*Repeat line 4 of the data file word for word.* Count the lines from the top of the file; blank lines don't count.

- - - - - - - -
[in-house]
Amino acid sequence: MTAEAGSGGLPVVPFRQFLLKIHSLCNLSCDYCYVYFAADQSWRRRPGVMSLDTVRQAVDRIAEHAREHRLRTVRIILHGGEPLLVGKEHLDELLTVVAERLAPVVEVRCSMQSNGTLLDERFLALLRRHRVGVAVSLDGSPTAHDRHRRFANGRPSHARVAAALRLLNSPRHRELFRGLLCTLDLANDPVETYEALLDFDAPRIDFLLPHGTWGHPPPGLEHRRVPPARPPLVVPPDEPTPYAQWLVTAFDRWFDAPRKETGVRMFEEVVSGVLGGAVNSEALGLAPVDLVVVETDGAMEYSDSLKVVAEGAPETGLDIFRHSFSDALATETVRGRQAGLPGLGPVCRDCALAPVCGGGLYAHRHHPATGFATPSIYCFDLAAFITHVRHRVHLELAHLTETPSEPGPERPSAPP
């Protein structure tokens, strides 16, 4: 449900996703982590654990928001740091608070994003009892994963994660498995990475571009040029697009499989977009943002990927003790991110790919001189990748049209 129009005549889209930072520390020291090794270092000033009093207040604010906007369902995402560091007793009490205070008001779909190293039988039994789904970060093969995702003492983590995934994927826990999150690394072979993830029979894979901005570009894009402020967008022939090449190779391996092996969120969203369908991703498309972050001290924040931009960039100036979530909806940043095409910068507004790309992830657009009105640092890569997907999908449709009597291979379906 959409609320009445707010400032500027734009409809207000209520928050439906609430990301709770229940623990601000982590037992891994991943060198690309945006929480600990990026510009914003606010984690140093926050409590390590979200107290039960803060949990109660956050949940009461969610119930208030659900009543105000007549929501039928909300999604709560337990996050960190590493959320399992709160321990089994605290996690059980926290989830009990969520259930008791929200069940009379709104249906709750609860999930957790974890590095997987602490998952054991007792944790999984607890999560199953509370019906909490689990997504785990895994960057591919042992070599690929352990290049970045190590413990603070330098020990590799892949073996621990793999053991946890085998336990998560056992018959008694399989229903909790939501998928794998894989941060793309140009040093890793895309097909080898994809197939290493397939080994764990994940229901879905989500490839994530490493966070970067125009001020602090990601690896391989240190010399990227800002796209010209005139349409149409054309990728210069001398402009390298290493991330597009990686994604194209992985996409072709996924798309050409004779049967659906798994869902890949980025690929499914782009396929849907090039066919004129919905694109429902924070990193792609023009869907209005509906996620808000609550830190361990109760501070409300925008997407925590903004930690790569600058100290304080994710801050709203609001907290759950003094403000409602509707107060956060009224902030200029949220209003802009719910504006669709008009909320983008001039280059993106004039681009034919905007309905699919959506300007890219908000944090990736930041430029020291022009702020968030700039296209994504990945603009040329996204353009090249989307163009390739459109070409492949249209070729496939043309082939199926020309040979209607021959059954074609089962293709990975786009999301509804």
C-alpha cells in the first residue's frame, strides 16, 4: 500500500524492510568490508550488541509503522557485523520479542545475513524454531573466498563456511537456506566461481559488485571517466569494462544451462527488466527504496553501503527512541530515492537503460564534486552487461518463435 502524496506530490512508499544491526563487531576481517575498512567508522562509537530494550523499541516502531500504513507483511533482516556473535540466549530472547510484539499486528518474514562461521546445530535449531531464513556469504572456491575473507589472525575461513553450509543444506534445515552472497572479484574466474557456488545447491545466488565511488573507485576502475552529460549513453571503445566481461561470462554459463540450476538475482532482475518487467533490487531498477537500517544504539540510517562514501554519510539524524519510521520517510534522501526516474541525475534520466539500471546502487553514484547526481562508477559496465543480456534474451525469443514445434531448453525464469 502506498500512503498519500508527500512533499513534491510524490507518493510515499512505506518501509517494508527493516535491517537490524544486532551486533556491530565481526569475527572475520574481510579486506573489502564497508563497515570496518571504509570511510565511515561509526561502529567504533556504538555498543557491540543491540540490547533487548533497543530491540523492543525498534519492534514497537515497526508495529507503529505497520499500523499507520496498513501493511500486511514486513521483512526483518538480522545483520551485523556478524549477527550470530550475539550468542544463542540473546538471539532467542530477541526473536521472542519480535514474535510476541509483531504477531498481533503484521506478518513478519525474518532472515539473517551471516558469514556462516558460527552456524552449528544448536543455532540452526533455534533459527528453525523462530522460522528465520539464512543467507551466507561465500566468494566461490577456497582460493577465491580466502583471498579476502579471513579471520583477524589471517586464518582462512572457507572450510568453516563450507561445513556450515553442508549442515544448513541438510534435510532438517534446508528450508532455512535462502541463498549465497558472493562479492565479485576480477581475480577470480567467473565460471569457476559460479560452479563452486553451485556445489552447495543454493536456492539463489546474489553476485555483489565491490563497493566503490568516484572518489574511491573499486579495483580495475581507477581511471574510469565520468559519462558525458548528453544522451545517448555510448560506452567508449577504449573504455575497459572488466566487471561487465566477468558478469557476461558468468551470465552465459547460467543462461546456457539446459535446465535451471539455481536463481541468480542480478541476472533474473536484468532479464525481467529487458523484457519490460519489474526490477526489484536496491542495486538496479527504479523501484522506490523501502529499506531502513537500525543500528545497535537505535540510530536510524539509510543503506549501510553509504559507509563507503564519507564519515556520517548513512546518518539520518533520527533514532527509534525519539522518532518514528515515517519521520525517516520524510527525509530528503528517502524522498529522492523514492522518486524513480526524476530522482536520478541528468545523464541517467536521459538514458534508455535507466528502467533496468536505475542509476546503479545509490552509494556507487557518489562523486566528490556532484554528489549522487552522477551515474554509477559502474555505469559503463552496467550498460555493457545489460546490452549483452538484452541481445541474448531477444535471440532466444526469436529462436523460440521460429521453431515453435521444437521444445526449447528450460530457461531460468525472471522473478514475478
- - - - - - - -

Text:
C-alpha cells in the first residue's frame, strides 16, 4: 500500500524492510568490508550488541509503522557485523520479542545475513524454531573466498563456511537456506566461481559488485571517466569494462544451462527488466527504496553501503527512541530515492537503460564534486552487461518463435 502524496506530490512508499544491526563487531576481517575498512567508522562509537530494550523499541516502531500504513507483511533482516556473535540466549530472547510484539499486528518474514562461521546445530535449531531464513556469504572456491575473507589472525575461513553450509543444506534445515552472497572479484574466474557456488545447491545466488565511488573507485576502475552529460549513453571503445566481461561470462554459463540450476538475482532482475518487467533490487531498477537500517544504539540510517562514501554519510539524524519510521520517510534522501526516474541525475534520466539500471546502487553514484547526481562508477559496465543480456534474451525469443514445434531448453525464469 502506498500512503498519500508527500512533499513534491510524490507518493510515499512505506518501509517494508527493516535491517537490524544486532551486533556491530565481526569475527572475520574481510579486506573489502564497508563497515570496518571504509570511510565511515561509526561502529567504533556504538555498543557491540543491540540490547533487548533497543530491540523492543525498534519492534514497537515497526508495529507503529505497520499500523499507520496498513501493511500486511514486513521483512526483518538480522545483520551485523556478524549477527550470530550475539550468542544463542540473546538471539532467542530477541526473536521472542519480535514474535510476541509483531504477531498481533503484521506478518513478519525474518532472515539473517551471516558469514556462516558460527552456524552449528544448536543455532540452526533455534533459527528453525523462530522460522528465520539464512543467507551466507561465500566468494566461490577456497582460493577465491580466502583471498579476502579471513579471520583477524589471517586464518582462512572457507572450510568453516563450507561445513556450515553442508549442515544448513541438510534435510532438517534446508528450508532455512535462502541463498549465497558472493562479492565479485576480477581475480577470480567467473565460471569457476559460479560452479563452486553451485556445489552447495543454493536456492539463489546474489553476485555483489565491490563497493566503490568516484572518489574511491573499486579495483580495475581507477581511471574510469565520468559519462558525458548528453544522451545517448555510448560506452567508449577504449573504455575497459572488466566487471561487465566477468558478469557476461558468468551470465552465459547460467543462461546456457539446459535446465535451471539455481536463481541468480542480478541476472533474473536484468532479464525481467529487458523484457519490460519489474526490477526489484536496491542495486538496479527504479523501484522506490523501502529499506531502513537500525543500528545497535537505535540510530536510524539509510543503506549501510553509504559507509563507503564519507564519515556520517548513512546518518539520518533520527533514532527509534525519539522518532518514528515515517519521520525517516520524510527525509530528503528517502524522498529522492523514492522518486524513480526524476530522482536520478541528468545523464541517467536521459538514458534508455535507466528502467533496468536505475542509476546503479545509490552509494556507487557518489562523486566528490556532484554528489549522487552522477551515474554509477559502474555505469559503463552496467550498460555493457545489460546490452549483452538484452541481445541474448531477444535471440532466444526469436529462436523460440521460429521453431515453435521444437521444445526449447528450460530457461531460468525472471522473478514475478